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Lynn Laidlaw - Patient and public contributor, co producer and peer researcher. Member of Co-Production Collective.

“I wanted to be involved with this project for multiple reasons including a long standing association with the Health Research Authority (HRA) as part of their public involvement network and a real interest in the whole concept of ethical research and behaviour. I thought I understood “pure“ research ethics and many of the wider ethical issues surrounding research. On reflection I understood the issues through the lens of MY perspective and experience, including feeling that research ethics are often “done” to public contributors, not with them. I was surprised, but yet not surprised, when the public contributors I spoke to told me that they hadn’t really been involved in the ethics approval process, unless there were specific issues to be overcome that it was perceived they could assist with. Also, the people I spoke to concentrated on the wider ethical issues that were important to them, including equality, diversity and inclusion and ensuring that coproduction was authentic, not faux production. What I don’t know is, was this due to a lack of understanding of “pure” research ethics or that they just found the wider ethical issues in research more relevant to them. I feel it raises an interesting question about research ethics in general, has the context changed? Are we at a stage where research ethics should  be looking at the wider ethical issues in research rather than concentrating on research participation as codified by the declaration of Helsinki? If so, in what way does the process of seeking ethical approval need to change,  including membership of  Research Ethics Committees and structures to enable this? What are the wider ethical issues that need to be considered? How do we facilitate this conversation and who should be involved in it? Who gets a say about the issues research ethics should engage with?

As always, I have more questions than answers, including how do I reconcile the natural desire of researchers to have a space to discuss ethical issues and have a committee structure to do so, with the "othering" discomfort that this produces in me as a public contributor to, and participant in research? I feel that this overlaps with what I perceive as the hierarchical structure of academia. Will this culture prevail despite increasing strategies and frameworks promoting co-production and involvement? Perhaps all we can hope to do is highlight some of the issues and potentially start a conversation and debate which includes all the actors, including external ones such as journals. It feels very important to move beyond “getting” ethics as a tick box process, to thinking ethically, both with regard to research participation and the wider ethical issues in patient and public involvement and engagement (PPIE)/ co production. How can this be achieved in an inclusive way that involves everyone in the process? “

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Emeline Han - PhD student at Institute of Education, UCL’s Faculty of Education and Society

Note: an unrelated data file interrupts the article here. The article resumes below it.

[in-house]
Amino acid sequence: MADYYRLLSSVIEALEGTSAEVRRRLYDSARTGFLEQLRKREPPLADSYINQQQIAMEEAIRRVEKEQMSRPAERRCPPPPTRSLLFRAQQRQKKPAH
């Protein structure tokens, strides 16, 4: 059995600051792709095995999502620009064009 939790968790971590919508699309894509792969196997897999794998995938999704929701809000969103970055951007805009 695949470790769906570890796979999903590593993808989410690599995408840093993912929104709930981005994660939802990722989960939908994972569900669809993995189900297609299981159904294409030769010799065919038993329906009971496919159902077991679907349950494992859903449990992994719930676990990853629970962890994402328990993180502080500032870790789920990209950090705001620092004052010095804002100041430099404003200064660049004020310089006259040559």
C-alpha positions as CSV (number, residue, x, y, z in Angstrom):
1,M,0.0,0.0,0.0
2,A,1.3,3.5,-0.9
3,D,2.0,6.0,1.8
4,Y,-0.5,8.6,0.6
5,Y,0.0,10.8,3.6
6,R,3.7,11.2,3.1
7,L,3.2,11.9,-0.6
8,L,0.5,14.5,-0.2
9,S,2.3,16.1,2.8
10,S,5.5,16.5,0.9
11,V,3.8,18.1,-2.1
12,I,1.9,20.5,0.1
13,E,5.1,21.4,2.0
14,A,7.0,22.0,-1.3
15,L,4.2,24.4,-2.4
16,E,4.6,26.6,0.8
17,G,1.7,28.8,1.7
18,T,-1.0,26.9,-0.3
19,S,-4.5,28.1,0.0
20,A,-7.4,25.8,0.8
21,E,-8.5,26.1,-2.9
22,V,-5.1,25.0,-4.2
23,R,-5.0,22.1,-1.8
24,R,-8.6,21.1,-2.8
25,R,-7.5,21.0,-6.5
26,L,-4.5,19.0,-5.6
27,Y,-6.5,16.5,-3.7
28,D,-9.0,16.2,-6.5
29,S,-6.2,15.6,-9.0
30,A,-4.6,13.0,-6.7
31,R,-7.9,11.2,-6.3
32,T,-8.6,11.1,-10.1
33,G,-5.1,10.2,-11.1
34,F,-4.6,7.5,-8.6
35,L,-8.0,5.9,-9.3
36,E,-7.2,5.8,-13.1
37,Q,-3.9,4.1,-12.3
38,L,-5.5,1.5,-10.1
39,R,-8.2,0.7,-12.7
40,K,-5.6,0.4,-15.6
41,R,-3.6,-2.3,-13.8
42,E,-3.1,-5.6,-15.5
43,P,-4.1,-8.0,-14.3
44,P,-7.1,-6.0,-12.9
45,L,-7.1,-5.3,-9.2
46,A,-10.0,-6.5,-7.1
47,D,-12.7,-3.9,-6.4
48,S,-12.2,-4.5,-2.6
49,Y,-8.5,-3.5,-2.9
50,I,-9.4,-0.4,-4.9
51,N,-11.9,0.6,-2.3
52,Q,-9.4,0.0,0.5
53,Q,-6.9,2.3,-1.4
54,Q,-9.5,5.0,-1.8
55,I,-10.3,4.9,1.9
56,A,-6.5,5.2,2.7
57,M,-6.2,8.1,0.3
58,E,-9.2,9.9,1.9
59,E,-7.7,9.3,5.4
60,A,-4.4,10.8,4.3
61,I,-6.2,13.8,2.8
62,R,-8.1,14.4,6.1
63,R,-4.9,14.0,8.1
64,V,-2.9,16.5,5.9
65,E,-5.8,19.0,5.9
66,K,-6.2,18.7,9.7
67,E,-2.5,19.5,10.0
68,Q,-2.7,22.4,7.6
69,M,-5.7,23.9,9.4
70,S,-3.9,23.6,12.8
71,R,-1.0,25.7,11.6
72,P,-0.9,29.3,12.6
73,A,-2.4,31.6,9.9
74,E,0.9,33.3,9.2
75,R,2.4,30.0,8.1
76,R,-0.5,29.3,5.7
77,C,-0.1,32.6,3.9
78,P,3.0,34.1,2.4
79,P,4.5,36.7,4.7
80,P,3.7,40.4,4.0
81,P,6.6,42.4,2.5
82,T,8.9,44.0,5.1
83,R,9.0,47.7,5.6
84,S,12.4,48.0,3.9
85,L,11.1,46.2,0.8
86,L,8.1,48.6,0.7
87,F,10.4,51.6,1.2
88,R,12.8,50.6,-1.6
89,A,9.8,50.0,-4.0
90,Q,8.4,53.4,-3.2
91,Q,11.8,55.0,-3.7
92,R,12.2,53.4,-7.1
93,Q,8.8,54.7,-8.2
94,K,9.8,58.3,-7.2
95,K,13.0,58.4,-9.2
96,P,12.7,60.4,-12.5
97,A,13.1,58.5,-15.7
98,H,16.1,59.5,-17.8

“In my own experience as a PhD student at the IOE (UCL’s Faculty of Education and Society), going through ethics review for participatory research has been a helpful and flexible process facilitating thoughtful and thorough consideration of ethical issues. However, as I spoke to various stakeholders within and beyond UCL during this ethics project, I realised that this was not necessarily the case for other researchers or public contributors. For example, several researchers encountered reviewers who did not appreciate the evolving nature of participatory research, or deemed public contributors ‘too vulnerable’ to work with. In the same vein, some public contributors felt ethics review was a paternalistic process being done ‘to’ them rather than ‘with’ them as equal partners. Ethics committees also struggled to make consistent decisions on whether researchers’ work with public contributors required formal ethics approval, given the ‘grey areas’ between public involvement activities and research activities.

Collectively, these conversations prompted me to reflect on three main problems. Firstly, they pointed to a lack of clarity on the boundaries between participating in research and being involved in, engaging with, or co-producing research. Secondly, they revealed a lack of consensus between stakeholders on what should be the remit of research ethics review. Thirdly, they raised the question of whether traditional research ethics review is compatible with participatory research, especially if this process does not include public contributors. Unfortunately, what people told us suggested that current institutional ethics processes may reinforce the power asymmetries between academic researchers and public contributors that participatory research seeks to challenge. Participatory research calls for shared spaces that foster open and ongoing discussions about ethics between researchers and public contributors, rather than top-down and one-off decisions on what is ethical.

While our project has not found easy answers to all the above problems, I hope that the resources we have developed will encourage and equip researchers to engage ethically and meaningfully with their public contributors, with or without formal ethics review. I also hope that our resources, which feature a range of voices and experiences, provide a starting point for exchange of different perspectives that will lead to wider and deeper systemic changes in the future. “

If you would like to find out more, we have developed a guidance document which is available  as a PDF and Word Document to share our findings and advice and a project report which is available as a PDF and Word Document that covers what we found in more depth